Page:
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Getting (real) value from data analytics
Practical tips for small and middle market businesses
Is your business data-driven and analytical? In this interview, Strategic Resources, Inc. principals Ben Hess and Dave Hess explore the key ideas and best practices they’ve seen guide successful analytics efforts.
Dave Hess: Data and analytics is a red hot topic – it seems to be everywhere these days. I’m seeing more businesses think about how to create an analytics capability, building on the growing prevalence of data and new tools that are now out there. Tell us about the conversations you’re having with business owners and managers on this topic.
Ben Hess: Well, you’re exactly right. About half of my most recent meetings have focused in some way on the topic of data analytics. What I’m seeing is small and middle market business leaders finally embracing the criticality of being data driven and analytical in managing a business. They’ve moved beyond mere recognition of the idea, and are starting to take action. Many of those actions come with inherent issues and challenges, but the trend is in motion.
Dave Hess: As we work with companies to implement analytics efforts, we spend a good deal of time getting them focused on the business purpose of such efforts. What are some of the key issues you’re seeing as businesses attempt to go from concept to reality in leveraging analytics?
Ben Hess: I think the biggest issue we see quite often is data analytics efforts being led by IT, not by the business. Instead of focusing on business problems or opportunities, IT-led efforts often start with perfecting data management or upgrading software. A lot of time, effort, and money gets spent without a commensurate ROI. The business doesn’t see anything getting done, so the term “analytics” becomes a stale or dirty word, which prevents any sort of value creation.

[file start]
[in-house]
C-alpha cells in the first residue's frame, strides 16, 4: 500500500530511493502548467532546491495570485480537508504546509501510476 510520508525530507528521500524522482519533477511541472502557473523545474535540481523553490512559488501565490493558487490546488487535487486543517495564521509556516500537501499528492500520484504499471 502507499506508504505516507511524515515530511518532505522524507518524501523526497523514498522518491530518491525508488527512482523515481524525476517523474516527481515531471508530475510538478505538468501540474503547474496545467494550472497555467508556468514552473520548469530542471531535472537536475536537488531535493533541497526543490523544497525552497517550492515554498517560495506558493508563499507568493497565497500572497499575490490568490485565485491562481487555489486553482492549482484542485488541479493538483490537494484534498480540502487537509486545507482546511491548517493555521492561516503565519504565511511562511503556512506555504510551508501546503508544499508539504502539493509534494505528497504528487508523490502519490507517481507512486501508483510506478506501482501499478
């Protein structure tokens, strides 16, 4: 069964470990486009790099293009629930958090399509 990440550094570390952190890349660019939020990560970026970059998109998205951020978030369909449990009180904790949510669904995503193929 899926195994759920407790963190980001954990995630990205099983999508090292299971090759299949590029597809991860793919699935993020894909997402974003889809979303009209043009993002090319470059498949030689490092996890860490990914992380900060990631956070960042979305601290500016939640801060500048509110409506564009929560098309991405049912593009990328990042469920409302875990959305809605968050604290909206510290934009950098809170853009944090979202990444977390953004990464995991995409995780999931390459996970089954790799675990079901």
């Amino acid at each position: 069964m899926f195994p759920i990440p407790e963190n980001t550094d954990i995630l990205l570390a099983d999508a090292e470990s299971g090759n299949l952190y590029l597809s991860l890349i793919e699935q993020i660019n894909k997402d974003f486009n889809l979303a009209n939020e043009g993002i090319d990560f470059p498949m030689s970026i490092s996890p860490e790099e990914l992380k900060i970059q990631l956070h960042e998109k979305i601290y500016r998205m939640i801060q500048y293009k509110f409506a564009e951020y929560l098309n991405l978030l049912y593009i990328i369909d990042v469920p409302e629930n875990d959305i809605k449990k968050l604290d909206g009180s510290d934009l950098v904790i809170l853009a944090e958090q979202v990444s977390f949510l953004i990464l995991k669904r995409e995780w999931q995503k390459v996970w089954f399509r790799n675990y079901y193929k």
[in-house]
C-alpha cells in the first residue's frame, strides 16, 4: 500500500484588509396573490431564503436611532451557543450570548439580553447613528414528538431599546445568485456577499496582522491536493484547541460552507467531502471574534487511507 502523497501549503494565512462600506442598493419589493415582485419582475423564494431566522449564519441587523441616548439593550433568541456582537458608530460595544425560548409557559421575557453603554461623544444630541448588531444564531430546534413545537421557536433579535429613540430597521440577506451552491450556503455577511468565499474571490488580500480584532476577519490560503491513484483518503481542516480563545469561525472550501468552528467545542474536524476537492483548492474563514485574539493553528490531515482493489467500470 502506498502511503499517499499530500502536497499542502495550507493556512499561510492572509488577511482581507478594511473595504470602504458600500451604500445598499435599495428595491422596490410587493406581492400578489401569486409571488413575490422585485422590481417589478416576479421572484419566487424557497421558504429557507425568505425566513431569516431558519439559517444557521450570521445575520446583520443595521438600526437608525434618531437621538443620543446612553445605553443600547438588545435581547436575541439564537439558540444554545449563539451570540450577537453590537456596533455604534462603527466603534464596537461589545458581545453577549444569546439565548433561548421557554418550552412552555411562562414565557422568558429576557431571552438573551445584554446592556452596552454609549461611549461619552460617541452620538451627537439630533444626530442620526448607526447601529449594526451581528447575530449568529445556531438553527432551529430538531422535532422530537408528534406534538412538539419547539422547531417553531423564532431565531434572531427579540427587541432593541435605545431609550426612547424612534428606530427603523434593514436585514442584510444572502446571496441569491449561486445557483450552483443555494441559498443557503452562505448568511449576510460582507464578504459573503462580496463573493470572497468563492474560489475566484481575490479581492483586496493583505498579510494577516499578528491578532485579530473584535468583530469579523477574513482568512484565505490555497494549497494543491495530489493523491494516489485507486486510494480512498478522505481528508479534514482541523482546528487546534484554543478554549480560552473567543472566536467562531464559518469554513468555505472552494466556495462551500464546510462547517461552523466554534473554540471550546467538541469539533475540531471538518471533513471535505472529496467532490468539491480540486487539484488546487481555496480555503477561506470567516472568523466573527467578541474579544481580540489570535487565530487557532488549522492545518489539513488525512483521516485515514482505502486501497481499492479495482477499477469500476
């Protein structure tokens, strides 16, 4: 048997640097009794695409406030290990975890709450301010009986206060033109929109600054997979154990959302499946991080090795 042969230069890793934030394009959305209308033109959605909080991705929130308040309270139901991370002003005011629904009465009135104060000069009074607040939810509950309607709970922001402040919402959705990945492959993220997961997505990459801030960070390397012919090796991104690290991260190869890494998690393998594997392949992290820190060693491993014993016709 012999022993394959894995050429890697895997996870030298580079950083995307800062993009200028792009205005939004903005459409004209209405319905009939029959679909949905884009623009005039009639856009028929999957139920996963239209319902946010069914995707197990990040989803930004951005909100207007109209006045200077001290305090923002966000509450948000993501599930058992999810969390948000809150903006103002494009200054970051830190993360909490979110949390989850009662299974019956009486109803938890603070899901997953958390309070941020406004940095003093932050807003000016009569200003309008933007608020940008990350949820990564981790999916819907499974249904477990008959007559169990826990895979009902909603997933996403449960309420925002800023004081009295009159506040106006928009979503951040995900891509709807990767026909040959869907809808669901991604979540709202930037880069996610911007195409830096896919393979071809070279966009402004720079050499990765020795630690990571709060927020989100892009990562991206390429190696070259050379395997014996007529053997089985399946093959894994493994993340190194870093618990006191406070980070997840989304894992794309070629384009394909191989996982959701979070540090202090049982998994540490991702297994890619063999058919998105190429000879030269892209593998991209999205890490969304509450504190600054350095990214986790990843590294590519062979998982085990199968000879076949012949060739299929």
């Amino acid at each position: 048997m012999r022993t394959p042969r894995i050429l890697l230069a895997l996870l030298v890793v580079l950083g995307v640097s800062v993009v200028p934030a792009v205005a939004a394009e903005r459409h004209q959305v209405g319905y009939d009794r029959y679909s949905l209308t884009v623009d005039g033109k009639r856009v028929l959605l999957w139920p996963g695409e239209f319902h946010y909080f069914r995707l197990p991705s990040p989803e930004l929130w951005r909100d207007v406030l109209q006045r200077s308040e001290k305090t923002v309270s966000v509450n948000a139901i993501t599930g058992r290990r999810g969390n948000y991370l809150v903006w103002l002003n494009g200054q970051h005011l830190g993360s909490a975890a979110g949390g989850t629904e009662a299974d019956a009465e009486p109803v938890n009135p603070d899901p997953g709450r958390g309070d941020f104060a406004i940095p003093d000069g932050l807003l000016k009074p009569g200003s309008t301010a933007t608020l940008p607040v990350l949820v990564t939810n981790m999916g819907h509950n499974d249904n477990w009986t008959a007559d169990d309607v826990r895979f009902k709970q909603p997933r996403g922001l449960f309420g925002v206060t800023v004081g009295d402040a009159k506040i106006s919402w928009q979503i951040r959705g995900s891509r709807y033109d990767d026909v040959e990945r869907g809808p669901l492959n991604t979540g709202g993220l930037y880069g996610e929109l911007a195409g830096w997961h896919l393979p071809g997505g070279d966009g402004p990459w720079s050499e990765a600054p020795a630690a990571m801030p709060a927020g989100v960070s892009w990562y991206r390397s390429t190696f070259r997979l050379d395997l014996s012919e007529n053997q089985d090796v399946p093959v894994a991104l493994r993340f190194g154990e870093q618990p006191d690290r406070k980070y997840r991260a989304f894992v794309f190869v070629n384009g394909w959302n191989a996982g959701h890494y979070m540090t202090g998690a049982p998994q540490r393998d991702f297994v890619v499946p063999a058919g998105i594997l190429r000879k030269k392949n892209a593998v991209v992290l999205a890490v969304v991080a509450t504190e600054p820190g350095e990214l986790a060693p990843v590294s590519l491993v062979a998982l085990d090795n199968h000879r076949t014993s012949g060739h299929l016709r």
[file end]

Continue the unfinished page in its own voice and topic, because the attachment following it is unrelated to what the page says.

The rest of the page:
Dave Hess: We’ve seen some of the most successful companies drive a high level of engagement with their people through analytics efforts. Can you briefly describe what’s worked well for those companies?
Ben Hess: The first thing is to have a business-first approach. Data analytics should focus on getting the right information, asking and answering the right questions, or making the right decisions. Clearly articulating the business purpose behind analytics is critical for engagement.
A second key element is for an analytics effort to have a sponsor who resides in the business. The most successful analytics efforts we’ve seen have been sponsored by an owner / president, or a functional lead like the CFO or Head of Sales. It’s important from the start that the organization not just see the effort as related to technology, but instead sees it being driven by creating value for the business. That’s important.